European aid, in particular, has helped almost 14 million new pupils enrol in primary education and connected more than 70 million people to improved drinking water, since 2004, according to the European commission.

“You simply cannot compare the resources of the UK with those of the poorest countries in the world, where they go to bed hungry, lack any access to water, sanitation, electricity,” Alexandre Polack, an EU development policy spokesperson told EurActiv. Claims of waste were simply not true, he added.

One UN official said that channelling overseas aid into domestic flood relief would risk isolating the UK in talks about a post-2015 successor to the millennium development goals, which David Cameron previously chaired.

“Overseas aid is part of the UK’s foreign policy and how they position themselves in the world and contribute to development discussions on the post-2015 dialogue,” the source said. “How can they contribute to that if they have no money to offer the causes that may arise out of that by 2015?”

“Overseas aid is meant for overseas,” the official continued. “If we spent it on national issues, it would be a perversion of its original intent and a breach of regulations governing that part of the budget.”

Headlines in the UK have been captured by the floods, which have submerged large parts of the country’s south-west, and thousands of homes have been evacuated from towns around the river Thames.

But Cameron clarified on Tuesday that the question facing his government was “not either protecting our overseas aid budget or spending the money here at home. What we need at home will be spent here at home,” he said.

Graham Watson, the Liberal Democrat MEP for the UK’s storm-battered south-west, said that there was little support in his constituency for the Daily Mail’s campaign. “Most people recognise that it is an attempt to mix chalk and cheese,” he told EurActiv. “We have a duty to help people in difficulty everywhere, and our aid budget is being extremely well spent.” Watson queried why Farage’s “blind opposition to everything European” prevented Ukip from supporting a relief application to the EU’s solidarity fund. “I have been pressing the government to make an application, and they have three weeks left to do so,” he said. “I have had talks with the commissioner and with government ministers and I am [still] hoping they will. At present, the Treasury is resisting as we will lose some money from our rebate, but there would still be a net gain for the UK, and as taxpayers have paid into the fund I think we should be taking advantage of it.”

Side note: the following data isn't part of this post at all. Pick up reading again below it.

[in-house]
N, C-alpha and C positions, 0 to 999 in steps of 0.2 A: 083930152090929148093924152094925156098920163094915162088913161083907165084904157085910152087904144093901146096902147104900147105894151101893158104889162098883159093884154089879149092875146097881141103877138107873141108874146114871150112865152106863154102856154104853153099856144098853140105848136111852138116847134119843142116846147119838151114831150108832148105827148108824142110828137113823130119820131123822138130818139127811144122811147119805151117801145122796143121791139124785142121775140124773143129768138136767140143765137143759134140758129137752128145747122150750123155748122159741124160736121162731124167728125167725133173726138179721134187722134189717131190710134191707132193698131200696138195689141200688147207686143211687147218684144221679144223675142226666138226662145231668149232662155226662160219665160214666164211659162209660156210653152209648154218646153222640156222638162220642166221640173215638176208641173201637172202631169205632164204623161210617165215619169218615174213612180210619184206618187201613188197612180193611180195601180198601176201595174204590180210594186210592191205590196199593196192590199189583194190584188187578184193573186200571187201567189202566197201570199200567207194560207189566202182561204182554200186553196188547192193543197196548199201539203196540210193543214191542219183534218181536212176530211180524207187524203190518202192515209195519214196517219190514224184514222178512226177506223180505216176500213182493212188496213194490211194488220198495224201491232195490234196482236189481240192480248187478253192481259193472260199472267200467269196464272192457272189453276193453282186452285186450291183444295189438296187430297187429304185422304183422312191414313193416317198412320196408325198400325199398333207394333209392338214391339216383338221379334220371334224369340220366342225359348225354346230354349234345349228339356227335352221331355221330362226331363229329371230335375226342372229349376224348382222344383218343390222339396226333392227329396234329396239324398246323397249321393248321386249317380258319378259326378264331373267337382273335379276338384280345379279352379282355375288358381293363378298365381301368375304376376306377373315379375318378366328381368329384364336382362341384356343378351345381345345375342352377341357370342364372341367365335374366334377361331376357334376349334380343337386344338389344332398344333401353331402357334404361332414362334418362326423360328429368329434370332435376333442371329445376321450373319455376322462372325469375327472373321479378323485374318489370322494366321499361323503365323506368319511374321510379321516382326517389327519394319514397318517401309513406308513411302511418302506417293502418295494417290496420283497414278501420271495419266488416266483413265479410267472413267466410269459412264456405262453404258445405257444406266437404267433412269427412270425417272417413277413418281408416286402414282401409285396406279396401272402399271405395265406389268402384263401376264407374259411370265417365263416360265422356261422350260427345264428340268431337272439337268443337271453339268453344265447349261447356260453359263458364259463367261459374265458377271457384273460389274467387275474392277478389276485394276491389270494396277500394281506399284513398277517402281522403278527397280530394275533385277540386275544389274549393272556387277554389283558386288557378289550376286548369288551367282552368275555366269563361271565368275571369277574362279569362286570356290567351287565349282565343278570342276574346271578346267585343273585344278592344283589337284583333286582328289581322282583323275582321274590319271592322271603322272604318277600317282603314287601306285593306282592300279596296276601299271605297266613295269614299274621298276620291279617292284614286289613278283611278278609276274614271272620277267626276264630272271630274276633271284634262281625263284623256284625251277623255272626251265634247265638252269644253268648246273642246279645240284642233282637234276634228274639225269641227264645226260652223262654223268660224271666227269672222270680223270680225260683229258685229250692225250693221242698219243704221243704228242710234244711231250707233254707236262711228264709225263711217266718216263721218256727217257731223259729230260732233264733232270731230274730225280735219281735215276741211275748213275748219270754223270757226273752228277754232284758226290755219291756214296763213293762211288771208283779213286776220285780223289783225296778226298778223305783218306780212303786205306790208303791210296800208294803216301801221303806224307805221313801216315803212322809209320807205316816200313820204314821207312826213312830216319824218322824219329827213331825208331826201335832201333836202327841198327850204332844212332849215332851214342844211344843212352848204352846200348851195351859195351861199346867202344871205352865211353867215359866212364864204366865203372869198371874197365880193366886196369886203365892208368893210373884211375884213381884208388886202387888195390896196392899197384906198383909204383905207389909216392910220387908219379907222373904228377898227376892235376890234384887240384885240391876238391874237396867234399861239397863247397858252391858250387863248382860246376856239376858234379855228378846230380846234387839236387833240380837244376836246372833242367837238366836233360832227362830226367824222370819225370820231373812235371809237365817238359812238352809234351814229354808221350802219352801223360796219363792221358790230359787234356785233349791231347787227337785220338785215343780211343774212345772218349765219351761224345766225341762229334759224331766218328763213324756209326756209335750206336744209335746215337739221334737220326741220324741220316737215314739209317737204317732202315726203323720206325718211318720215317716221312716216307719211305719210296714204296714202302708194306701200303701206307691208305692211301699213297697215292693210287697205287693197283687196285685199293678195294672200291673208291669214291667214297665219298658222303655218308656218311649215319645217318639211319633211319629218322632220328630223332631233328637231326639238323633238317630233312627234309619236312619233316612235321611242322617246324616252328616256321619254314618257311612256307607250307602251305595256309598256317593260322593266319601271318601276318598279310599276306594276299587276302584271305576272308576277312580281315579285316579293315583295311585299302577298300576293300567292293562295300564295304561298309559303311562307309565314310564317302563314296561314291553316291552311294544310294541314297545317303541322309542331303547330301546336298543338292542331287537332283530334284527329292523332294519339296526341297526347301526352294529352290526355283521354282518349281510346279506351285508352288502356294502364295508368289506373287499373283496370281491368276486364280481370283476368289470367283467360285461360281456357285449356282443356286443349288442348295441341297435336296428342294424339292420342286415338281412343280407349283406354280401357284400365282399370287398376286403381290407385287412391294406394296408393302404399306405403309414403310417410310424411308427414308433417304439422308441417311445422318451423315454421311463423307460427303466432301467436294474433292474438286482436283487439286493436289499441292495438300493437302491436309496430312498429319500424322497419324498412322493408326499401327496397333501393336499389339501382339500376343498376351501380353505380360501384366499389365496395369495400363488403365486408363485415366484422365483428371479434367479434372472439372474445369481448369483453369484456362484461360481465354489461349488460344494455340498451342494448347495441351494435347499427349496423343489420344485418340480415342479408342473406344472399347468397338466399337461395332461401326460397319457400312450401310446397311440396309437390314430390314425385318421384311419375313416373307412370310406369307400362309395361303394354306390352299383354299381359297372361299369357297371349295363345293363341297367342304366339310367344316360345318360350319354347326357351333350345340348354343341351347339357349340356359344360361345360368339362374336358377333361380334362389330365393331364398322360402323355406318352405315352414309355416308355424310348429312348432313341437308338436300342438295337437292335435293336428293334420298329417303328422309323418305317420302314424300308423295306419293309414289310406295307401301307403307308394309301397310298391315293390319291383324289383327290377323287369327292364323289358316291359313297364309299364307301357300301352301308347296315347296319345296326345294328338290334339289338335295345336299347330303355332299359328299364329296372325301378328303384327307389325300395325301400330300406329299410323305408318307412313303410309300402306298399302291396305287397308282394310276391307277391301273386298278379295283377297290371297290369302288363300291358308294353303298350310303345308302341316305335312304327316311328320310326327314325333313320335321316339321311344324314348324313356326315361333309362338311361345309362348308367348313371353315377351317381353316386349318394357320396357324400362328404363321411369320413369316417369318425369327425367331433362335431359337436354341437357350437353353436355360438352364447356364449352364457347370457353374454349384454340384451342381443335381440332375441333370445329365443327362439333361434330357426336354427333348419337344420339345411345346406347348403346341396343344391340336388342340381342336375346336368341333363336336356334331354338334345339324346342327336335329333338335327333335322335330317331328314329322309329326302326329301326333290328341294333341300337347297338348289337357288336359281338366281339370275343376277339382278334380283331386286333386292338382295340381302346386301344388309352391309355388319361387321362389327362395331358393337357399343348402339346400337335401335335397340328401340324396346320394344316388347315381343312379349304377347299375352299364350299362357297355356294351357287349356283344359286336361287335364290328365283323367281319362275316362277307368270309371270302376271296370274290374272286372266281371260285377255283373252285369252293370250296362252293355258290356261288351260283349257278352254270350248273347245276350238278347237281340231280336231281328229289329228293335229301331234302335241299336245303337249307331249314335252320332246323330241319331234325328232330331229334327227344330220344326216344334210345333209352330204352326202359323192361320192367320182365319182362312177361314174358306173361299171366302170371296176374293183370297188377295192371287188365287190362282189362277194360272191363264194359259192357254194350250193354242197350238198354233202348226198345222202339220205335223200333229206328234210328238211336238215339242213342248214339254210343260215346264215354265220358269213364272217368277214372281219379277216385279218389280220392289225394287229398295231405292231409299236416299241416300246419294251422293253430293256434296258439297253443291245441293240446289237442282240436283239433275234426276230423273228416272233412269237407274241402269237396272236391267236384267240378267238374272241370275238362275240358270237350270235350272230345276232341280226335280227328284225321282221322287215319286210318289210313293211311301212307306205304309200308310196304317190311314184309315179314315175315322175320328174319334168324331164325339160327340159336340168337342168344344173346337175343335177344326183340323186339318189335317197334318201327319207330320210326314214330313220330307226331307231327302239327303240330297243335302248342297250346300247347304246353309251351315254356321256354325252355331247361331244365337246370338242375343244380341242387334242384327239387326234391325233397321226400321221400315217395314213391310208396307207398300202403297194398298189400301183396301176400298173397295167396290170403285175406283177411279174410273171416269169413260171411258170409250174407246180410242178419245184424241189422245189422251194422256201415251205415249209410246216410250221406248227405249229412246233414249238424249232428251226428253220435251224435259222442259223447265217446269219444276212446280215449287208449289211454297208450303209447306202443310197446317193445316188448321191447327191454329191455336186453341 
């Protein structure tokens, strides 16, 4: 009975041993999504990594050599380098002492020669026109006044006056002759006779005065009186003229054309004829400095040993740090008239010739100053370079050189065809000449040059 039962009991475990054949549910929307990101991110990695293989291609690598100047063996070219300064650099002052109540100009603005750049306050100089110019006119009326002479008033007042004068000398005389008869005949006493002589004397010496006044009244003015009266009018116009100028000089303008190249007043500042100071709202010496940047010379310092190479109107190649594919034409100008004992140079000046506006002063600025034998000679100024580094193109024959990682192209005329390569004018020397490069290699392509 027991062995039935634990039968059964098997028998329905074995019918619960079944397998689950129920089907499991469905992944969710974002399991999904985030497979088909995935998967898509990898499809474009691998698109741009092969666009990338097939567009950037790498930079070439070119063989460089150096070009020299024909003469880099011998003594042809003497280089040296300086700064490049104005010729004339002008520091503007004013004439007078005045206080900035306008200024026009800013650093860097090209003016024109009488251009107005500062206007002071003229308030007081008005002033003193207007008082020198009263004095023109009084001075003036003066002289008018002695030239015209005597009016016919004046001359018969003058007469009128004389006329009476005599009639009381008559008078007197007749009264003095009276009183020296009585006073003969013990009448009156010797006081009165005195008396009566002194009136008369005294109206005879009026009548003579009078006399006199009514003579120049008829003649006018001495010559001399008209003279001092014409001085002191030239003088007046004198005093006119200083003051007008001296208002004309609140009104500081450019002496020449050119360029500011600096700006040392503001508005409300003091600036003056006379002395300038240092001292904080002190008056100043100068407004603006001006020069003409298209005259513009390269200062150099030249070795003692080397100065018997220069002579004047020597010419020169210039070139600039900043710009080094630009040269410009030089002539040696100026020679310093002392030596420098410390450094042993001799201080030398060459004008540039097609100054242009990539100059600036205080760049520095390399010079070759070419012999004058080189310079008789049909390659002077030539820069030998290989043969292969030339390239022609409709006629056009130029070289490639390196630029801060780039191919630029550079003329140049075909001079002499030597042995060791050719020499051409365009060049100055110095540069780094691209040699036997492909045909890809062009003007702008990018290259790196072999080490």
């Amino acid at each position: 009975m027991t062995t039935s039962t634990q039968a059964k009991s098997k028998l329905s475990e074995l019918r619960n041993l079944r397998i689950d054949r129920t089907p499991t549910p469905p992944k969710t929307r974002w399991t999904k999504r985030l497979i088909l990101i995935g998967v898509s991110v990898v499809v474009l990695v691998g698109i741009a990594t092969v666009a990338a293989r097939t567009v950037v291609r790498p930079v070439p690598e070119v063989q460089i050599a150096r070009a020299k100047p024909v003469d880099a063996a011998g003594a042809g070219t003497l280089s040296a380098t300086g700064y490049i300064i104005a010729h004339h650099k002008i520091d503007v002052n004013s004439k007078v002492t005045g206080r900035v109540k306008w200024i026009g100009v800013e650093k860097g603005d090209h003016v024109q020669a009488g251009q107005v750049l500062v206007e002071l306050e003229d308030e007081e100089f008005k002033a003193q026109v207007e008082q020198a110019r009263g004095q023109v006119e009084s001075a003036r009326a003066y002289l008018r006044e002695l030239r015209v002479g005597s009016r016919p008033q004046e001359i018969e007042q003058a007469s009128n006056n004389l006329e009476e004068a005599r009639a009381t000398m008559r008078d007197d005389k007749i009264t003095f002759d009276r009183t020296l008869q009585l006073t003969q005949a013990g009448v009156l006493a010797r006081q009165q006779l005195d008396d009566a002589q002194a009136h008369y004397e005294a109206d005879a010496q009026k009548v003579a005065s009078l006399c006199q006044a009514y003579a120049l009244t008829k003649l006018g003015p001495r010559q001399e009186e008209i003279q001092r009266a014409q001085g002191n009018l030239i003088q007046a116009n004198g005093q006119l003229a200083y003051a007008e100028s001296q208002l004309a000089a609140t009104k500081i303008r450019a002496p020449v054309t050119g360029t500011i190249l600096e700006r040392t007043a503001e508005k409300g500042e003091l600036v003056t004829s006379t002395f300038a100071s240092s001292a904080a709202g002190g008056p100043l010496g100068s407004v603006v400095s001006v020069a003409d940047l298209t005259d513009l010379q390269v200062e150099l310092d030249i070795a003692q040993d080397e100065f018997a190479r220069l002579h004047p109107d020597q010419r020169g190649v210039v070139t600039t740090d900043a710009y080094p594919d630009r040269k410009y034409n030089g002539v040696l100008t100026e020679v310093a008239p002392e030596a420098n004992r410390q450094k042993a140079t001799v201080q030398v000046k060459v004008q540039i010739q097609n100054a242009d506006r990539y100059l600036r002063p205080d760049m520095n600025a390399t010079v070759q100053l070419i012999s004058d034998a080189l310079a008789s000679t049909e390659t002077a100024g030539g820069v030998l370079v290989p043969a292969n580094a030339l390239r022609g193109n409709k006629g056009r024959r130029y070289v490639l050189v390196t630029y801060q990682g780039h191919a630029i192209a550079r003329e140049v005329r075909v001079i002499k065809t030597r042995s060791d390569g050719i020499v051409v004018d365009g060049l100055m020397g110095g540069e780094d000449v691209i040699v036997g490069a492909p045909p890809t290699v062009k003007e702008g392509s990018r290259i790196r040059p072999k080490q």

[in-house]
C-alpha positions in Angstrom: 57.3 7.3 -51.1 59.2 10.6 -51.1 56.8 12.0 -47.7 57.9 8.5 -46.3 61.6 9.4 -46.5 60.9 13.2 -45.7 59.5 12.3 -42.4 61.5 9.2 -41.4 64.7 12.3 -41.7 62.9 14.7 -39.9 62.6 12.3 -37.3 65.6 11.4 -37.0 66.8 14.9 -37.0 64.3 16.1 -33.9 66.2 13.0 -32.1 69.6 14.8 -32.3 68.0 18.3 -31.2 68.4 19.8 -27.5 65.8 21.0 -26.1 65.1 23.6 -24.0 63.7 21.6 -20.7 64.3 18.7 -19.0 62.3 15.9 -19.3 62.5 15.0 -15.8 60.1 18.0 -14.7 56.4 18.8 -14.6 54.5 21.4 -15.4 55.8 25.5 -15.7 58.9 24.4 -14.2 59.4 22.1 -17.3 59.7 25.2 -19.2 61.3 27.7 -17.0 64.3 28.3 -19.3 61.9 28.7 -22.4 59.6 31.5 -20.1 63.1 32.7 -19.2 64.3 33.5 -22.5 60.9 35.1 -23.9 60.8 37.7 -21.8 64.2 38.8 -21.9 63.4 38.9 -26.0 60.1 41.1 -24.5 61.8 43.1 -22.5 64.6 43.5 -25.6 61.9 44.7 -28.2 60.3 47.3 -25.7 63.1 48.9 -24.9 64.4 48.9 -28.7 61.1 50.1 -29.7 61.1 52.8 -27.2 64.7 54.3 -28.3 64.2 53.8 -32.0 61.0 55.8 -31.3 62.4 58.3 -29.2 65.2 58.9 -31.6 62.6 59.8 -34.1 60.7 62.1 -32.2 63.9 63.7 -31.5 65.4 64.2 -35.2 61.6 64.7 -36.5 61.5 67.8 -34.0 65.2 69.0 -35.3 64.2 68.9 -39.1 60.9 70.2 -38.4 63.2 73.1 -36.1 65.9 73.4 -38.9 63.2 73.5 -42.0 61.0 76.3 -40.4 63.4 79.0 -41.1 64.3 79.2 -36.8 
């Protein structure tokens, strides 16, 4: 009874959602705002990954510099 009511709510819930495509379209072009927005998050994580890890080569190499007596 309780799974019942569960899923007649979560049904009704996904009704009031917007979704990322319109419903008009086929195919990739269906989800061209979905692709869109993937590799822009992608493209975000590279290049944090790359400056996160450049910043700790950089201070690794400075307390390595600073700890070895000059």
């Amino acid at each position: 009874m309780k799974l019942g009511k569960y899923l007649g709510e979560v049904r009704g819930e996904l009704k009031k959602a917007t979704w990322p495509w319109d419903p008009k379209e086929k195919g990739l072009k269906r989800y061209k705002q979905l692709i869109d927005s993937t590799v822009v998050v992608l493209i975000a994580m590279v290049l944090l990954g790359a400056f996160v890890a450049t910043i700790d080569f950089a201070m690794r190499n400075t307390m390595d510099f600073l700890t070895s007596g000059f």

Oxfam said that money should be redistributed from the UK’s wealthiest population sectors to help alleviate suffering in the sodden flood plains.

British bankers had received more than €70bn in bonuses since the onset of the financial crisis – far more than the UK’s aid budget, according to a statement by the aid agency. “At the same time, billions of pounds of tax are dodged by companies and individuals who are not paying their fair share,” Max Lawson, Oxfam’s head of policy and advocacy said. “The choice should never be between helping those overseas or people in the UK when there’s enough money to do both.”

A comrade of mine once described the anti-EU “left” as like a little boy who sees a march passing by, led by a big brass band, and – keen to join in – he rushes out with his tin whistle, putting himself at the head of the march: he’s playing The Red Flag on his little tin whistle, but the band is playing Rule Britannia. When will these  idiots ever learn?